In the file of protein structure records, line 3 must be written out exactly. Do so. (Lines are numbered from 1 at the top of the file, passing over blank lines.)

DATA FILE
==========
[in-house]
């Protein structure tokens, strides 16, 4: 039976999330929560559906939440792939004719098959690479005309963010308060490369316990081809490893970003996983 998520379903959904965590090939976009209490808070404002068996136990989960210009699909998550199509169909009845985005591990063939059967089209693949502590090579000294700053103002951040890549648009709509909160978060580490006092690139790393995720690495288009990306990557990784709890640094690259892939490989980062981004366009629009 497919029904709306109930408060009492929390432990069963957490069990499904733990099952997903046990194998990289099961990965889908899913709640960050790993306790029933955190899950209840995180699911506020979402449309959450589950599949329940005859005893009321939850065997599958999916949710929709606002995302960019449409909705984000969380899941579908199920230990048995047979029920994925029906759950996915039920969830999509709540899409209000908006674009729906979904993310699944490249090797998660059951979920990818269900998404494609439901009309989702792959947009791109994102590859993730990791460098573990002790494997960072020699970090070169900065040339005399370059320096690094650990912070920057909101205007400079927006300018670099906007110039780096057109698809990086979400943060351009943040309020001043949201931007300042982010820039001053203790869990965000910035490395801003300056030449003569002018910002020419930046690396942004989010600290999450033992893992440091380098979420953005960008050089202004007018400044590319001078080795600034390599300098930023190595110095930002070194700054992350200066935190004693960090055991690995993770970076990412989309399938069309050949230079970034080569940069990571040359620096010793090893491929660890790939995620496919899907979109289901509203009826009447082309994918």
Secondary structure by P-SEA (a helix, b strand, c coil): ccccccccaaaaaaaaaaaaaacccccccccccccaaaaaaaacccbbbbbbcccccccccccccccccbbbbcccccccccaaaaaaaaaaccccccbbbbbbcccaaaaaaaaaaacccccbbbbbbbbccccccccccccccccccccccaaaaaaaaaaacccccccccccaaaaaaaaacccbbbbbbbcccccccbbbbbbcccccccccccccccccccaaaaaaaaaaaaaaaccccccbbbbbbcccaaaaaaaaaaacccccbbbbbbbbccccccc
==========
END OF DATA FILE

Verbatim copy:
Secondary structure by P-SEA (a helix, b strand, c coil): ccccccccaaaaaaaaaaaaaacccccccccccccaaaaaaaacccbbbbbbcccccccccccccccccbbbbcccccccccaaaaaaaaaaccccccbbbbbbcccaaaaaaaaaaacccccbbbbbbbbccccccccccccccccccccccaaaaaaaaaaacccccccccccaaaaaaaaacccbbbbbbbcccccccbbbbbbcccccccccccccccccccaaaaaaaaaaaaaaaccccccbbbbbbcccaaaaaaaaaaacccccbbbbbbbbccccccc